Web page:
According to a Pew Research Center poll in 2019, growing proportions of Americans in both parties supported tighter gun laws. There was broad bipartisan support as well on some specific steps, including barring people with mental illnesses from buying guns. About 71 percent of Americans — including a slight majority of Republicans — favored banning high-capacity ammunition magazines, while 69 percent, including half of Republicans, backed an assault weapons ban.
“This tragedy just happened last night, so I would not expect a new proposal put forward under 24 hours,” Jen Psaki, the White House press secretary, told reporters aboard Air Force One en route to Ohio, where the president promoted his $1.9 trillion pandemic relief package. While the administration has rolled out more than 30 executive orders in its first weeks, none of them addressed gun violence.
But the challenge for his administration will be figuring out how much political capital it is willing to expend on a politically intractable issue, given the other monumental crises it is simultaneously confronting.
One executive action under consideration is classifying “ghost guns,” which are kits that allow a buyer to assemble a fully functioning long gun or handgun, as firearms. Such a classification would require them to be serialized and subject to background checks.
For now, Susan Rice, the director of the Domestic Policy Council, and Cedric Richmond, the director of the office of public engagement, have been overseeing the administration’s planned executive actions on guns, as well as plans to provide more funding for gun violence prevention.
The administration is also working to fulfill Mr. Biden’s campaign promise of making a $900 million investment over eight years in programs that tackle community violence, officials said.
Gun violence prevention groups are also pushing the administration to define what it means to be “in the business” of selling guns. Under current law, people who are “in the business” of selling guns have to conduct a background check, but it does not define what that means.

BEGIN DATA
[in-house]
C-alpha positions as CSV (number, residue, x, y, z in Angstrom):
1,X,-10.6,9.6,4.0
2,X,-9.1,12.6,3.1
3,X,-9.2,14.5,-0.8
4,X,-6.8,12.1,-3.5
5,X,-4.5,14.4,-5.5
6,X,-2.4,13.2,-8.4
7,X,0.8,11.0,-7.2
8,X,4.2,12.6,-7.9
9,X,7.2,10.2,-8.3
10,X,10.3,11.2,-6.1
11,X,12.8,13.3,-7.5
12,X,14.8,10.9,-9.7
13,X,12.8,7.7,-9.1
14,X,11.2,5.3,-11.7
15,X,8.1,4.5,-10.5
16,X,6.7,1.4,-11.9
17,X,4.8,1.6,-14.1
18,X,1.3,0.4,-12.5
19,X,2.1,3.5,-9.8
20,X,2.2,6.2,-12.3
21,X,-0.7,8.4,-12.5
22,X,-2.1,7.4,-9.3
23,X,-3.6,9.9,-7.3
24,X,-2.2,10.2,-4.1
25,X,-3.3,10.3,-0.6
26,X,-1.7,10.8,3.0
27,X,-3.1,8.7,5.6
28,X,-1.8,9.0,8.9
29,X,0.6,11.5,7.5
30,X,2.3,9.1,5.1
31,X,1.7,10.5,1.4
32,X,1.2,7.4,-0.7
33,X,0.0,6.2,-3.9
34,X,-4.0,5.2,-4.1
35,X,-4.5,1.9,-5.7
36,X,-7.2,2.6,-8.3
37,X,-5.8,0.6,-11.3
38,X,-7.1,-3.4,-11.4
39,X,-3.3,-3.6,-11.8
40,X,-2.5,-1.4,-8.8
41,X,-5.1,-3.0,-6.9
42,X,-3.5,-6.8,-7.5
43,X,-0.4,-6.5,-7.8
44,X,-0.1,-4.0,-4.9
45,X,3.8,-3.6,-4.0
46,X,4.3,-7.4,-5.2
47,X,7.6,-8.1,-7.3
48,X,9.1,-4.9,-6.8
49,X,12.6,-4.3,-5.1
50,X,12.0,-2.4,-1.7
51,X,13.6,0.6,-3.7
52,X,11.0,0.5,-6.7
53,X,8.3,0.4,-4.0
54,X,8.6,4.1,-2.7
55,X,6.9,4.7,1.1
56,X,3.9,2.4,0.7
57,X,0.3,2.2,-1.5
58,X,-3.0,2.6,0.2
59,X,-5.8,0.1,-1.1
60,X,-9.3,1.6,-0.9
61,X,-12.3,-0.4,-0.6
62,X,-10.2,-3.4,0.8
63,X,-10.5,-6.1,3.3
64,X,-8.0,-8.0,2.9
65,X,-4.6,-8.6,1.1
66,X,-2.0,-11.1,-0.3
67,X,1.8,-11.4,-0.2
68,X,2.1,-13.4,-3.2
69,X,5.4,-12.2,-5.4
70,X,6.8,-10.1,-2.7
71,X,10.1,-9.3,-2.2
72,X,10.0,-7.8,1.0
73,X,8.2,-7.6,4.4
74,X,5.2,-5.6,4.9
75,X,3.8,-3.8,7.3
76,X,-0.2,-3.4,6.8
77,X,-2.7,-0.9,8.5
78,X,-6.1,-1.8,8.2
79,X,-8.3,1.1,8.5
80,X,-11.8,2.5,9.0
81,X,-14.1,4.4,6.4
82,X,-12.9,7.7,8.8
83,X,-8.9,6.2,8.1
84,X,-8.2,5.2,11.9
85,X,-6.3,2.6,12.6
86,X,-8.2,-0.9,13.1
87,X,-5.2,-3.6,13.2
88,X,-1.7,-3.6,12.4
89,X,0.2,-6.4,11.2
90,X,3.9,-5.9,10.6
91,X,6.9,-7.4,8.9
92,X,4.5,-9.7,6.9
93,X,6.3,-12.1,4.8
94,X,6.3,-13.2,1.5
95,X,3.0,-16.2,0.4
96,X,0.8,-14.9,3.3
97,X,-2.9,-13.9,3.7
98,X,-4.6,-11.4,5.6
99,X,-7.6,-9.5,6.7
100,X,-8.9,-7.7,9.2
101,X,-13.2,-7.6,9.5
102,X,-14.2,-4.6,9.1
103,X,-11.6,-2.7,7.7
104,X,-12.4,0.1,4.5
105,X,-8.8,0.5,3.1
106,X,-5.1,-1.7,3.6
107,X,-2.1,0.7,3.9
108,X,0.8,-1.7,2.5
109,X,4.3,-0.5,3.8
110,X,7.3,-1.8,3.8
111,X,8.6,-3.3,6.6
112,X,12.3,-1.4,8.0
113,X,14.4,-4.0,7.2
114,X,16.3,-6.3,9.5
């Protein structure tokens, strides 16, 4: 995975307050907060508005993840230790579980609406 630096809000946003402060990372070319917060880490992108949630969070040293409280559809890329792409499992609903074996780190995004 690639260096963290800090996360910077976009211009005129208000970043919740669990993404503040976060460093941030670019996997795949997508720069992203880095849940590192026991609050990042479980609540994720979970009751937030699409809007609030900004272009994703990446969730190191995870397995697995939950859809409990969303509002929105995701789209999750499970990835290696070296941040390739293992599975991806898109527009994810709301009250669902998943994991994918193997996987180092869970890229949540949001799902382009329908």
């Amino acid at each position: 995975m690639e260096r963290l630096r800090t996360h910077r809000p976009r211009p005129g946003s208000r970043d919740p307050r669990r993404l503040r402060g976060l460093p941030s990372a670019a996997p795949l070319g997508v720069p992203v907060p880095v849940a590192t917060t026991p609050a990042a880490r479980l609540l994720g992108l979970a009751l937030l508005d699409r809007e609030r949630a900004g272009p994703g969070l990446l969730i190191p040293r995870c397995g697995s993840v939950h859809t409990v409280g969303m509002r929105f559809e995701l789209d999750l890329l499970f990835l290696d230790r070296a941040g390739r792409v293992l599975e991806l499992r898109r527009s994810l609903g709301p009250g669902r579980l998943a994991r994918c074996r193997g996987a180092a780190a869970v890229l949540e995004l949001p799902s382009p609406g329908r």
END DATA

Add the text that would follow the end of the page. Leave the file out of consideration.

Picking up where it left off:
Senator Joe Manchin III, Democrat of West Virginia, has a longstanding bipartisan proposal — written with Senator Patrick J. Toomey, Republican of Pennsylvania — to close legal loopholes that allow people who buy firearms at gun shows or on the internet to avoid background checks.
The limited prospects for passing even modest gun legislation this year were on display on Tuesday on Capitol Hill.
Mr. Manchin said that he was interested in reviving the Manchin-Toomey legislation, but that he was opposed to the House-passed universal background check bill, citing its provision requiring checks for sales between private citizens. Separately, Mr. Toomey told reporters that he believed that additional changes would be required for his legislation with Mr. Manchin.
But the bill has been unable to muster the 60 votes needed to pass the Senate. And Mr. Manchin — who as a moderate from a deeply conservative state is often in the position of deciding whether Democrats can push through their agenda in the evenly divided chamber — also opposes dismantling the legislative filibuster that requires most legislation to win 60 votes.
Glenn Thrush contributed reporting.
“I want to find something that can pass,” Mr. Toomey told reporters. “That probably would require something that’s a little bit different. We’ve got to see if we can figure out how to thread that needle.”